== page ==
The gender pay reporting regulations were approved by parliament yesterday. Companies with 250 or more employees need to calculate their gender pay gap figures in April 2017, and have twelve months to publish them.
Why is reducing, not just publishing, your gender pay gap such an important area of focus?
- There are clear business benefits – gender parity improves talent attraction, alignment with customers, employee engagement, and innovation. The UK could add £0.6 trillion to GDP by 2025 by fully bridging the gender gap (McKinsey Global Institute).
- It affects your brand – reputation and brand affect consumer choices, particularly in competitive markets. The government is planning sector league tables so you don’t want to be at the bottom.
- It makes you attractive to talent – a workplace where women flourish is part of your overall employee deal. How long before sites such as Glassdoor publish gender pay gaps to help those looking for the best companies to work for?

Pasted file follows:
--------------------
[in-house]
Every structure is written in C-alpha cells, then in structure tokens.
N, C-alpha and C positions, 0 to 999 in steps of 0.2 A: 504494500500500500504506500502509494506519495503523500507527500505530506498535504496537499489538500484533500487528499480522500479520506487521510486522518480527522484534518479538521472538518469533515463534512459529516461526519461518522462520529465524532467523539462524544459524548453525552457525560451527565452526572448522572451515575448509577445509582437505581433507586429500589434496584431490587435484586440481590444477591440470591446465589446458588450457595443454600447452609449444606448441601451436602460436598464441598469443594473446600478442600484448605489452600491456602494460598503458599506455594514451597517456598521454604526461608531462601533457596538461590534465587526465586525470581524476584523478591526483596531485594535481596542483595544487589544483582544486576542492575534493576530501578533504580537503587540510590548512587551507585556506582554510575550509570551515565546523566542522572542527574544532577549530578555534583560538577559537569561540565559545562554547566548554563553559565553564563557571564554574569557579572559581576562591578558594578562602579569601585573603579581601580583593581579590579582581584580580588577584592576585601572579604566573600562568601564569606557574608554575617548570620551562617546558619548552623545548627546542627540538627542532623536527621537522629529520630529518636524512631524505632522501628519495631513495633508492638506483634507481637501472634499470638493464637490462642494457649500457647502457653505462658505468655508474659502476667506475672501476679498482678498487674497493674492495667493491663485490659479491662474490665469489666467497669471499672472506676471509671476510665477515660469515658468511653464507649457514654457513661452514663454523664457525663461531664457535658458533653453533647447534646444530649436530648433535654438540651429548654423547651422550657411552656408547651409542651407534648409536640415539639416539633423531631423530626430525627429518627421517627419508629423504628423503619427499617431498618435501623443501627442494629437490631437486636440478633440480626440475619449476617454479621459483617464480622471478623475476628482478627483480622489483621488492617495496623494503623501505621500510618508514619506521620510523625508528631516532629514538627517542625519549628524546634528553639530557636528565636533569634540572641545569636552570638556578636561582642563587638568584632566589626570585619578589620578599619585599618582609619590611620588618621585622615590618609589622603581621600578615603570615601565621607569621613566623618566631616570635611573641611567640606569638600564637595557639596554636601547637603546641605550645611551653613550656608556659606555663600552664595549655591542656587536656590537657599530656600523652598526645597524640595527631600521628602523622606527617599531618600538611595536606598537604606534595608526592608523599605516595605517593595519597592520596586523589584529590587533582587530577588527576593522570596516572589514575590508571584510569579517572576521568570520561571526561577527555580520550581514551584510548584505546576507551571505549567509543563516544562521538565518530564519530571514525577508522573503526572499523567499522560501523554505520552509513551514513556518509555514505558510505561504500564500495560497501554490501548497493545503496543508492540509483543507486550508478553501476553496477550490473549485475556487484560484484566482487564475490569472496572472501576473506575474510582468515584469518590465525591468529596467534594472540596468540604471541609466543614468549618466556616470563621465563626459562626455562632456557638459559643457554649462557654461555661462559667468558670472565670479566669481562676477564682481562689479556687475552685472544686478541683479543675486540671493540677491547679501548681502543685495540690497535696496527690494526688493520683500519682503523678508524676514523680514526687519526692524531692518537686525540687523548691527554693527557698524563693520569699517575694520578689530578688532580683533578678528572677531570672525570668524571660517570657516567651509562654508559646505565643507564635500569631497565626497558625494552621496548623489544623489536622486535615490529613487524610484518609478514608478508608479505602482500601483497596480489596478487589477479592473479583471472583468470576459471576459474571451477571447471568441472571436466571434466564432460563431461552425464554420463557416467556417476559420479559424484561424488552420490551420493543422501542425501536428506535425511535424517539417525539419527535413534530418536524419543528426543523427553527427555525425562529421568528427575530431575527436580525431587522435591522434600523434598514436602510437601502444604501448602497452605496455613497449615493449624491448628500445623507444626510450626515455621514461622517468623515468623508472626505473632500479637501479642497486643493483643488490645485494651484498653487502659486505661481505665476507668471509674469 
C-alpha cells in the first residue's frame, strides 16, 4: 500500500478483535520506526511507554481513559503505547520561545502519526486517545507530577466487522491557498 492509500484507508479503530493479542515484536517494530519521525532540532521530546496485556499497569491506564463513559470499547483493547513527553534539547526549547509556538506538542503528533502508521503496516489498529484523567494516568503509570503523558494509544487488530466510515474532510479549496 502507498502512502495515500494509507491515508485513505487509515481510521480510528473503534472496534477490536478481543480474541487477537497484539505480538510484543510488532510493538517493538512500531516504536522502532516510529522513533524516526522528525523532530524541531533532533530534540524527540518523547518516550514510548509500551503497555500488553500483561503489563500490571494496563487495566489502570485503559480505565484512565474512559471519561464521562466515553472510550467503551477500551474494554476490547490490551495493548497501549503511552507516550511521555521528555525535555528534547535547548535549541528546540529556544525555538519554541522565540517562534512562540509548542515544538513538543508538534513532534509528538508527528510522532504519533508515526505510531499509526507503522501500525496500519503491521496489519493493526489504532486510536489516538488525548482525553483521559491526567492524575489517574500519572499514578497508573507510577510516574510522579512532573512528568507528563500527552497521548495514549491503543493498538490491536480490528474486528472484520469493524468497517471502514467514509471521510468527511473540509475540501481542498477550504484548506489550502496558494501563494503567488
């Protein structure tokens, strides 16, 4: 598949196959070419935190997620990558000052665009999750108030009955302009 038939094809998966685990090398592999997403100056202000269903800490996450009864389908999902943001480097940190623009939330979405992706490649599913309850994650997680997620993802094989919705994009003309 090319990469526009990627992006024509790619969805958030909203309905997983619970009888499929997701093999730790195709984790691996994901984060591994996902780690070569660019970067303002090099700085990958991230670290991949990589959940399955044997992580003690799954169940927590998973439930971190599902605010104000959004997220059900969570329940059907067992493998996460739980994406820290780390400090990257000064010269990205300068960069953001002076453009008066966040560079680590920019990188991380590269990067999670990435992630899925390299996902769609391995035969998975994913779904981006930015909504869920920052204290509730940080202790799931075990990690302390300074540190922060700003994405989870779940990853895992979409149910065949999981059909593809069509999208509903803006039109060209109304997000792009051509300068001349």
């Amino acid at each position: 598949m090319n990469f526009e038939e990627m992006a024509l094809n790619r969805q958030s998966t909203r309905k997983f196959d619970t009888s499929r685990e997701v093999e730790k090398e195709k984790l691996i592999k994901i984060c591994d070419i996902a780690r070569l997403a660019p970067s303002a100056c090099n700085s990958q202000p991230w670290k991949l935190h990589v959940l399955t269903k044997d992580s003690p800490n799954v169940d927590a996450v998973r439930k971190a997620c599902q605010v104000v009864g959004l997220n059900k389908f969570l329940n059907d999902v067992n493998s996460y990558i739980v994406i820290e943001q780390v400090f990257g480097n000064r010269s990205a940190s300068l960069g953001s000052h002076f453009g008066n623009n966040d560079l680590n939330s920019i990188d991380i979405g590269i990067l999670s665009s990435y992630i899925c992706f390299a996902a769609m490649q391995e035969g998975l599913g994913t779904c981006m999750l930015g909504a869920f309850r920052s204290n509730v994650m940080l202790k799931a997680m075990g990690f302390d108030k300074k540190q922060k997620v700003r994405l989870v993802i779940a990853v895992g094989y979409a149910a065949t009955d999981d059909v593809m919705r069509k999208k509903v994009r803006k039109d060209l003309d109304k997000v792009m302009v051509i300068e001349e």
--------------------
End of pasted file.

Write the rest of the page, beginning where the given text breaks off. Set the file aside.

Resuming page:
- It engages employees – fair pay is a key driver of engagement and a strong gender pay message is a great way to improve morale and pride.
- There’s an equal pay risk – failure to publish your gender pay gap is an unlawful act and actually having a pay gap could be used as supporting evidence of poor practice in an equal pay claim.
- It demonstrates good governance – the best Remuneration Committees will include gender pay in their remuneration reports. Some will task executives with improving the gap and linking progress with their own pay.
- It will help procurement – there’s no doubt that gender pay gap figures will soon become a requirement for many tender processes.
- It prepares you for acquisition – gender parity can be used as evidence of a well-run, and well-balanced, business to potential buyers.
- It's good for men too – a positive knock-on effect of closing the gender pay gap and championing female leaders is less pressure on men (see this blog from Nick Court).
- It’s simply the right thing to do - when we empower women, society benefits, grows and thrives (UN Foundation)
What are you waiting for?
Image courtesy of JD Hancock.